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CAFA Law Blog Information, cases and insights regarding the Class Action Fairness Act of 2005

Even If There is Only State Court Jurisdiction for Some TCPA claims, CAFA and Rule 23 May Still Provide Federal Court Jurisdiction.

Posted in Case Summaries

American Copper & Brass, Inc. v. Lake City Industrial Products, Inc., No. 1:09-CV-1162, 2010 WL 2998472 (W.D. Mich. Jul 28, 2010).

What idiot sends blast faxes today? It is so much cheaper to use email to send your lame advertisements. Well, if you are stupid enough to use a fax machine and then use a fax machine to send junk faxes, be aware there may be federal jurisdiction under CAFA.

Although the federal court lacked federal question jurisdiction over private Telephone Consumer Protection Act claims, the District Court in Michigan held that it can exercise CAFA’s diversity jurisdiction over these claims because a federal court’s diversity jurisdiction extends to “all civil actions” when Fed. R. Civ. P. 23’s requirements are satisfied. Thus, Rule 23 is valid regardless of its incidental effect upon state-created rights; and state procedural rules do not apply in federal court absent express language in the federal rules.

Pursuant to a blast fax advertisement that was allegedly sent to 11,000 individuals, American Copper & Brass, Inc., filed a class action under the Telephone Consumer Protection Act (“TCPA”), 47 U.S.C. § 227(b)(3), which provides a private right of action for the alleged conduct.  

American Copper alleged federal question jurisdiction under the TCPA and diversity jurisdiction under CAFA, 28 U.S.C. §1332(d). The defendant, Lake City Industrial Products, Inc., moved to dismiss the complaint for lack of subject matter jurisdiction, which the Court denied.  

First, the Court stated that because §227(b)(3)’s jurisdictional language provides that “a person or entity may, if otherwise permitted by the laws or rules of court of a State, bring in an appropriate court of that State,” it lacked federal question jurisdiction over a private TCPA claim brought pursuant to §227(b)(3). 

The Court, however, opined that it had diversity jurisdiction under CAFA. Lake City claimed that the TCPA claim could not be maintained as a class action because federal courts sitting in diversity must apply state substantive law, and a Michigan court rule, M.C.R. 3.501(A)(5), prohibited this type of class action.  Lake City argued that American Copper had its own TCPA claim for $500 in statutory damages, which did not satisfy the amount in controversy requirement.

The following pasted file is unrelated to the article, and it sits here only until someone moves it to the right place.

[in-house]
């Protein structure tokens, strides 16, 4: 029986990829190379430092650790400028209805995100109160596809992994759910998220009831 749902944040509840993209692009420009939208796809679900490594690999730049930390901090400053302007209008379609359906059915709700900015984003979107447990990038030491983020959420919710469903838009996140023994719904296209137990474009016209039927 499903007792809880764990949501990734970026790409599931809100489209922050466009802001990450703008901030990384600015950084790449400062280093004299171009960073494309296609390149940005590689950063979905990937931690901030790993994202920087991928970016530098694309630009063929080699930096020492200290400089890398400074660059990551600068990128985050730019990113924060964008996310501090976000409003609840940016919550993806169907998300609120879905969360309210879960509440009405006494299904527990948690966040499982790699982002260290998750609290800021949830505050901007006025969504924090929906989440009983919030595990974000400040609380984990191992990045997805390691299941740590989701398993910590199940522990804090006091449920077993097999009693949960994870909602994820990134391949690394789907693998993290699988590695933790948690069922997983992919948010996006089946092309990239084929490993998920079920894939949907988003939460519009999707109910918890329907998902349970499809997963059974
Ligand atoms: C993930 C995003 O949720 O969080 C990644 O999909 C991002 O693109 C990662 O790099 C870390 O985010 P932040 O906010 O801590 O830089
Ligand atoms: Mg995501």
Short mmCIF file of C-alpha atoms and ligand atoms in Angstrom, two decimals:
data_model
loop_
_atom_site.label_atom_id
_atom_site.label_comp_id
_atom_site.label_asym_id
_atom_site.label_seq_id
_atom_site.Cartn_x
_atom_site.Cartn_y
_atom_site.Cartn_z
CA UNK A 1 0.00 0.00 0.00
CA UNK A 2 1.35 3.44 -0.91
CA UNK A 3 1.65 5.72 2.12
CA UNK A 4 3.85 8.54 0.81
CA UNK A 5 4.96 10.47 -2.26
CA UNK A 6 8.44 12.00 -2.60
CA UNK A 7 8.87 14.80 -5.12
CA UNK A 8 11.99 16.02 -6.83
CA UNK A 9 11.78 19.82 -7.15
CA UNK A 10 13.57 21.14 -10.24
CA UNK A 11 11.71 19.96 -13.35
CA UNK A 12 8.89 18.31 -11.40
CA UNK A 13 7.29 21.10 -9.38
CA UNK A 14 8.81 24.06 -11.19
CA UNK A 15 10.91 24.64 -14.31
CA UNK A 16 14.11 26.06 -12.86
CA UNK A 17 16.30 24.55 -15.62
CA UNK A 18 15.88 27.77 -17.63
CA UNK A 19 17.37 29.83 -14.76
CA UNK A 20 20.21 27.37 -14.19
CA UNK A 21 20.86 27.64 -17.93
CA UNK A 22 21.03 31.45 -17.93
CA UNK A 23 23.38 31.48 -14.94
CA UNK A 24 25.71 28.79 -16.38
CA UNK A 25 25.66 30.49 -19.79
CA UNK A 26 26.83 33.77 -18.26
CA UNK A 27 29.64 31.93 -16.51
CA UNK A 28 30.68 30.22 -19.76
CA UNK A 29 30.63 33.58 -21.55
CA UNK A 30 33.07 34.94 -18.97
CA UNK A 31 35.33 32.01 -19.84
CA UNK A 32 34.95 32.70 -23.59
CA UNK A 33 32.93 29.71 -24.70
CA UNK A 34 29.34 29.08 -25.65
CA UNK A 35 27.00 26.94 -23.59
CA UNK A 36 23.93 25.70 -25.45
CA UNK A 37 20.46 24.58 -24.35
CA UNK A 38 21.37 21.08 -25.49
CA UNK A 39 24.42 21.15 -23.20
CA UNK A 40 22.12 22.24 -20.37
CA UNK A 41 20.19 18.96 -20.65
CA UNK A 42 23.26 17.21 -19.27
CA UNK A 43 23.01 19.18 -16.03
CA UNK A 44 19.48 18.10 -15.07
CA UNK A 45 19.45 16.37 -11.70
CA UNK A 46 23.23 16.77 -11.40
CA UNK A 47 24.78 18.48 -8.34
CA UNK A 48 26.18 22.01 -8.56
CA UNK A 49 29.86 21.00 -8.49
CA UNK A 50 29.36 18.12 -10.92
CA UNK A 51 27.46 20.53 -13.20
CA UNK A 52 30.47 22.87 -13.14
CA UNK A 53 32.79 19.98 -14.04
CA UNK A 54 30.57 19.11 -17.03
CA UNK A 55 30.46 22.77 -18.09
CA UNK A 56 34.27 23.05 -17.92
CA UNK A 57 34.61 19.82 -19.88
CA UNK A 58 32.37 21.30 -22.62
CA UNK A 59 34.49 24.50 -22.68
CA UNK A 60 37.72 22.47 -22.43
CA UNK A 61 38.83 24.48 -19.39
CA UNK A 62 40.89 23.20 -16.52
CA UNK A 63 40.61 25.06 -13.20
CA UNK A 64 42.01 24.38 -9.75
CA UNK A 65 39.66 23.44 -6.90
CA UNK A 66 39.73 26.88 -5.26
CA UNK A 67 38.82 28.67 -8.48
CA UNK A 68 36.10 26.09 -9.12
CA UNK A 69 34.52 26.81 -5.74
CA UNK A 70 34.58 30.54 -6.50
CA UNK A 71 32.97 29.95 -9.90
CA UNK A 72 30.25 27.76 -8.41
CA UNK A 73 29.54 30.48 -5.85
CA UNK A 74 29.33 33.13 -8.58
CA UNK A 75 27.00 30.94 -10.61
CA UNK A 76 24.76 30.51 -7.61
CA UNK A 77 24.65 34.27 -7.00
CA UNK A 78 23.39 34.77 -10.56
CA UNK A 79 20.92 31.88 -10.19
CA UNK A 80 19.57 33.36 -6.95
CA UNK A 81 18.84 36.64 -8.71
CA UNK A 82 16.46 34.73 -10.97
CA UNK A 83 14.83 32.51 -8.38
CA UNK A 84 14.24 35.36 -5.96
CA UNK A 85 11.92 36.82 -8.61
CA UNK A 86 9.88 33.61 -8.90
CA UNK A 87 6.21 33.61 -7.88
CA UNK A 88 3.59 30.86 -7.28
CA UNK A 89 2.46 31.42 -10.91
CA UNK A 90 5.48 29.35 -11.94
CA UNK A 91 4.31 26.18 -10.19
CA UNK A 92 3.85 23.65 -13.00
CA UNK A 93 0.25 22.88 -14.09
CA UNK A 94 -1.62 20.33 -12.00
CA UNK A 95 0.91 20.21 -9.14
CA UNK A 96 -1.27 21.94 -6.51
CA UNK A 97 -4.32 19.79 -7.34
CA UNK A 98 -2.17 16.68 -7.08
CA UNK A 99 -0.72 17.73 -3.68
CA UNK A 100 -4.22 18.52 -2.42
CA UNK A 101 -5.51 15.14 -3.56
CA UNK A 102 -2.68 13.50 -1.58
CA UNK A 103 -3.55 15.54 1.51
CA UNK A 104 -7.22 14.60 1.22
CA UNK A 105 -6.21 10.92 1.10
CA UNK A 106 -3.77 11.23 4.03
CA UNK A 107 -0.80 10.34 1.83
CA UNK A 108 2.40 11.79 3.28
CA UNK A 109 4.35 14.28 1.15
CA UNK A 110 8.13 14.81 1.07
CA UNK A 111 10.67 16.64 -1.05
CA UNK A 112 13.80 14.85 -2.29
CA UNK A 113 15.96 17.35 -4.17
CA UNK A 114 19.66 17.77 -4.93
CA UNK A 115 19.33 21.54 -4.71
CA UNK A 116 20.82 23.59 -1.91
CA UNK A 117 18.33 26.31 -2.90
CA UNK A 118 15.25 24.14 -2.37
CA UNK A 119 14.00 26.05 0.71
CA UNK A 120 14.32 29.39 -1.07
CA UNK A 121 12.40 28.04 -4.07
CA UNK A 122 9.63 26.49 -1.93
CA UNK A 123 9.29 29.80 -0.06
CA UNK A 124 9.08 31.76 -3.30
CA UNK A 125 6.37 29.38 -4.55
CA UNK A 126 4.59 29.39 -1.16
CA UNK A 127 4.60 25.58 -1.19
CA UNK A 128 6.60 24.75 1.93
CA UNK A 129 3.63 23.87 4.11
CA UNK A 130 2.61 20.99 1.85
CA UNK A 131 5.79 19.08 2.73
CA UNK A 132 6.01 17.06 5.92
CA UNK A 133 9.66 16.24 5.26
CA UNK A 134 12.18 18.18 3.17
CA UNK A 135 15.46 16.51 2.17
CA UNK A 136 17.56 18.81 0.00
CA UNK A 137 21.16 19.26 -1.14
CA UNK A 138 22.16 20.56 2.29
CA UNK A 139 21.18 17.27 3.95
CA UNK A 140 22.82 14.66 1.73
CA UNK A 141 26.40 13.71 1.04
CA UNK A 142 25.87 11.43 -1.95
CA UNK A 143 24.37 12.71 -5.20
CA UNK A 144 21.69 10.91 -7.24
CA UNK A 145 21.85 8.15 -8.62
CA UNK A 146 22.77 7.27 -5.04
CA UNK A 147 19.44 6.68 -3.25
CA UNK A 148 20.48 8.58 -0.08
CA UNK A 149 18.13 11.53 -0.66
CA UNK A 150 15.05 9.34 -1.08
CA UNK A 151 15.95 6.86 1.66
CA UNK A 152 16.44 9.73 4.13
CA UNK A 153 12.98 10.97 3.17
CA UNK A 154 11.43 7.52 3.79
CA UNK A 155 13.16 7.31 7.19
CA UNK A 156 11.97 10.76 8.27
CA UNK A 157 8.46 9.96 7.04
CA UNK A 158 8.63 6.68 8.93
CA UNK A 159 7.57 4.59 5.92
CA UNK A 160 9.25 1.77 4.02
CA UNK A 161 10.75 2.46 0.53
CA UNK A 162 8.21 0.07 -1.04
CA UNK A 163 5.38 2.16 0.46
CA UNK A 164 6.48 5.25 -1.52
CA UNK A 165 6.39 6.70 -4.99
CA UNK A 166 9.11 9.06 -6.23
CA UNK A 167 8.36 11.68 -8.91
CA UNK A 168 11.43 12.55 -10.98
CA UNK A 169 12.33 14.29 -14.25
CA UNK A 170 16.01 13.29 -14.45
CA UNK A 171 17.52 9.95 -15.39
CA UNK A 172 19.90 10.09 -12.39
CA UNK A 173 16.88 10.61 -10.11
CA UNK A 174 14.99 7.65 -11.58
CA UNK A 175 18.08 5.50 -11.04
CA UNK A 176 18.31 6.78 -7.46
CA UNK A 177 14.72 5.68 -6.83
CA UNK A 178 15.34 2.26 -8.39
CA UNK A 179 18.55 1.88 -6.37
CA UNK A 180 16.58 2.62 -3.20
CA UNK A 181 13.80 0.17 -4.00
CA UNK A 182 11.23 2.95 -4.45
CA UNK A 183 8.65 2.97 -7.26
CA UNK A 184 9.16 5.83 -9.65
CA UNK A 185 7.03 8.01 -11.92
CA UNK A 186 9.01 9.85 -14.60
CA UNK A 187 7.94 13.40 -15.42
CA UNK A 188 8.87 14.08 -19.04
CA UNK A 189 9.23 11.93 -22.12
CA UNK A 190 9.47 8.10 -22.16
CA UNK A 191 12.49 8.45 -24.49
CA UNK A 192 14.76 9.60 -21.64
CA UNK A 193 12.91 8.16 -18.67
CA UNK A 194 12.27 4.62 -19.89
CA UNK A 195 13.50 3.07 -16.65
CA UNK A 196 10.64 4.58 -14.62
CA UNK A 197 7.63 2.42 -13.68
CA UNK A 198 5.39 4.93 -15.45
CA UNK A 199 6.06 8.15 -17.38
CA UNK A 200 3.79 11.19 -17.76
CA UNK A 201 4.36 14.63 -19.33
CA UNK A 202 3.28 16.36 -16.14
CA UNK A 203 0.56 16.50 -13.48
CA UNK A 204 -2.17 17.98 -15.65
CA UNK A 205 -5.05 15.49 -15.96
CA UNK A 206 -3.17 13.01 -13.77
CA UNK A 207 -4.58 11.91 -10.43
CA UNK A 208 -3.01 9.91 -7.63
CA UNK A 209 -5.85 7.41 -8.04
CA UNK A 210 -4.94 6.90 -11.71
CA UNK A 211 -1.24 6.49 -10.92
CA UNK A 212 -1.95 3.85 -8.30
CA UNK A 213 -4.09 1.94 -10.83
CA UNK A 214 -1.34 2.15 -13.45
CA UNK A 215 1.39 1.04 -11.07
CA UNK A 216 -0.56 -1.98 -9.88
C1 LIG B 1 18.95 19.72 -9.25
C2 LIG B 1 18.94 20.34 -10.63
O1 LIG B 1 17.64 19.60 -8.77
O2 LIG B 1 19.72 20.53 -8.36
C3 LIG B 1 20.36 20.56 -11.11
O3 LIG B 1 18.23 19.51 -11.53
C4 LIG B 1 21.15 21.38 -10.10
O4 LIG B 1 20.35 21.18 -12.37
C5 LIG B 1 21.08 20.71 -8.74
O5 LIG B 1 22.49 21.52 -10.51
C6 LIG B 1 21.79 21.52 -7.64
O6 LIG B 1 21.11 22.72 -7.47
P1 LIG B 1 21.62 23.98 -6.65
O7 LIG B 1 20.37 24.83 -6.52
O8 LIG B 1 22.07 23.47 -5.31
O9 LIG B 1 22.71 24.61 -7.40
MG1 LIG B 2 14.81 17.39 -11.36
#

Rejecting Lake City’s argument, the Court observed that federal courts can exercise diversity jurisdiction over private TCPA claims because a federal court’s diversity jurisdiction extends to “all civil actions” where the statutory requirements are satisfied.  While federal statutes normally give rise to federal question jurisdiction and concurrent jurisdiction in the state courts, nothing in §1332 limits its application solely to state-law claims; diversity jurisdiction is thus presumed to exist.  Moreover, Congress’s failure to explicitly abrogate §1332 and divest the federal courts of diversity jurisdiction over private TCPA claims means that subject matter jurisdiction for private actions under the TCPA can be premised on §1332.

The Court remarked that American Copper satisfied the amount in controversy requirement of §1332(d) by alleging more than $5 million in damages ($500 (in statutory damages) x 11,000 (number of claims) x 3 (potential for treble damages with proof that defendant willfully or knowingly violated §227(b))).  M.C.R. 3.501(A)(5) provides that “an action for a penalty or minimum amount of recovery without regard to actual damages imposed or authorized by statute may not be maintained as a class action unless the statute specifically authorizes its recovery in a class action.”  The Court noted that in Shady Grove Orthopedic Associates, P.A. v. Allstate Insurance Co.,130 S. Ct. 1431, 1444 (2010), the Supreme Court analyzed a New York statute with language similar to M.C.R. 3.501(A)(5) and rejected the analysis Lake City urged here.  The Supreme Court held that: (1) Rule 23 regulates procedure; (2) Rule 23 is authorized by the Rules Enabling Act; and (3) Rule 23 is valid in all jurisdictions, with respect to all claims, regardless of its incidental effect upon state-created rights.

The Court explained that state procedural rules do not apply in federal court absent express language in the federal rules.  Unlike Rule 4(e)(1) for serving a summons on an individual, Rule 45 for serving a subpoena, or Rule 69 for the execution of a judgment, Rule 23 does not reference any state procedure for determining class certification.  Therefore, the Court concluded that M.C.R. 3.501(A)(5) did not inhibit American Copper from satisfying 28 U.S.C. §1332(d)’s amount in controversy requirement.  

Accordingly, the Court found no reason to decline to exercise jurisdiction.

  • efolmer

    This opinion was certified for interlocutory appeal by the district court in late October. Defendants have petitioned the sixth circuit for permission to appeal.